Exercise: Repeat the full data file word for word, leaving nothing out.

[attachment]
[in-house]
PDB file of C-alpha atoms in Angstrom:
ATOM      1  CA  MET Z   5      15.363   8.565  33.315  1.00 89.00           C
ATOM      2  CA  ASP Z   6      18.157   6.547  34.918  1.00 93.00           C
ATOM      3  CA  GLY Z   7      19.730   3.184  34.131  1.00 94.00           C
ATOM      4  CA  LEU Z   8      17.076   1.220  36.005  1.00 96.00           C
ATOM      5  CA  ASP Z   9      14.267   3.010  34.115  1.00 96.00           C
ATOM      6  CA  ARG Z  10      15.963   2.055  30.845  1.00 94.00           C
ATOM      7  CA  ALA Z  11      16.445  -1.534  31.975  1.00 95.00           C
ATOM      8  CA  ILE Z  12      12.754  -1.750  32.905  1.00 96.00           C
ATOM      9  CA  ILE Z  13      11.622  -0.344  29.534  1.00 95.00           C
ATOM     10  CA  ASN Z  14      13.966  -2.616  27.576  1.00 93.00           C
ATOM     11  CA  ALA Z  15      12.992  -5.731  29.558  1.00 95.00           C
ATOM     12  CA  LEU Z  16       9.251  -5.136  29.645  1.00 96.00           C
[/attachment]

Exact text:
[in-house]
PDB file of C-alpha atoms in Angstrom:
ATOM      1  CA  MET Z   5      15.363   8.565  33.315  1.00 89.00           C
ATOM      2  CA  ASP Z   6      18.157   6.547  34.918  1.00 93.00           C
ATOM      3  CA  GLY Z   7      19.730   3.184  34.131  1.00 94.00           C
ATOM      4  CA  LEU Z   8      17.076   1.220  36.005  1.00 96.00           C
ATOM      5  CA  ASP Z   9      14.267   3.010  34.115  1.00 96.00           C
ATOM      6  CA  ARG Z  10      15.963   2.055  30.845  1.00 94.00           C
ATOM      7  CA  ALA Z  11      16.445  -1.534  31.975  1.00 95.00           C
ATOM      8  CA  ILE Z  12      12.754  -1.750  32.905  1.00 96.00           C
ATOM      9  CA  ILE Z  13      11.622  -0.344  29.534  1.00 95.00           C
ATOM     10  CA  ASN Z  14      13.966  -2.616  27.576  1.00 93.00           C
ATOM     11  CA  ALA Z  15      12.992  -5.731  29.558  1.00 95.00           C
ATOM     12  CA  LEU Z  16       9.251  -5.136  29.645  1.00 96.00           C